Wednesday, January 10, 2007
TO SUM UP In case you've tuned out lately, here's a succinct summary of the conventional critique of the Bush escalation plan:
The premise of the speech, and of the strategy, is that there is a national democratic government in Baghdad, defending itself against Jihadist attacks.That the President's speech failed to reference this critique is not surprising. But it is telling.
The task, in the president's mind, is therefore to send more troops to defend such a government. But the reality facing us each day is a starkly different one from the scenario assumed by the president.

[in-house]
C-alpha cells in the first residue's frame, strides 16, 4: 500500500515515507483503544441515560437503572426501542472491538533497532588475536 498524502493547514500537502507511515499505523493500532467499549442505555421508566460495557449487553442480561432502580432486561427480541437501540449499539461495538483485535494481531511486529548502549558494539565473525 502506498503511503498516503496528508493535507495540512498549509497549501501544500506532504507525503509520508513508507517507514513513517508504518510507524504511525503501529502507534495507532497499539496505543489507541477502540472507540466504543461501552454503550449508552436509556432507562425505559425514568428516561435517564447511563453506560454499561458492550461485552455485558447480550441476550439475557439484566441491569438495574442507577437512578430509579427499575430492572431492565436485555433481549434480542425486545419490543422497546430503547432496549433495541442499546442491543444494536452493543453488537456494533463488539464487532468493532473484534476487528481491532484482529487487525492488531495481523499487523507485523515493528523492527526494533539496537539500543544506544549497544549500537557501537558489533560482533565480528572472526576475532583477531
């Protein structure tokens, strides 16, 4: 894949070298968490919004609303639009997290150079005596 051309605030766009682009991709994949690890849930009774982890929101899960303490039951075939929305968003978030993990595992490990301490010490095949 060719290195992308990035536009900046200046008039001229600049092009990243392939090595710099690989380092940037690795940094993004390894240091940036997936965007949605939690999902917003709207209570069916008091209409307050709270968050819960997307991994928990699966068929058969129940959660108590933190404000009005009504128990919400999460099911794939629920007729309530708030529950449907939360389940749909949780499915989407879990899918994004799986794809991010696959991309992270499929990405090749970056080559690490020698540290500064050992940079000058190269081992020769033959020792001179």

The government of which Bush speaks, to put it bluntly, does not exist. The reality illumined by the lynching of Saddam is that the Maliki government is a front for Shiite factions and dependent for its future on Shiite death squads. U.S. support for the government is not, therefore, a defense of democracy in a unified country, whatever our intentions. It is putting the lives of American soldiers in defense of the Shiite side in an increasingly brutal civil war.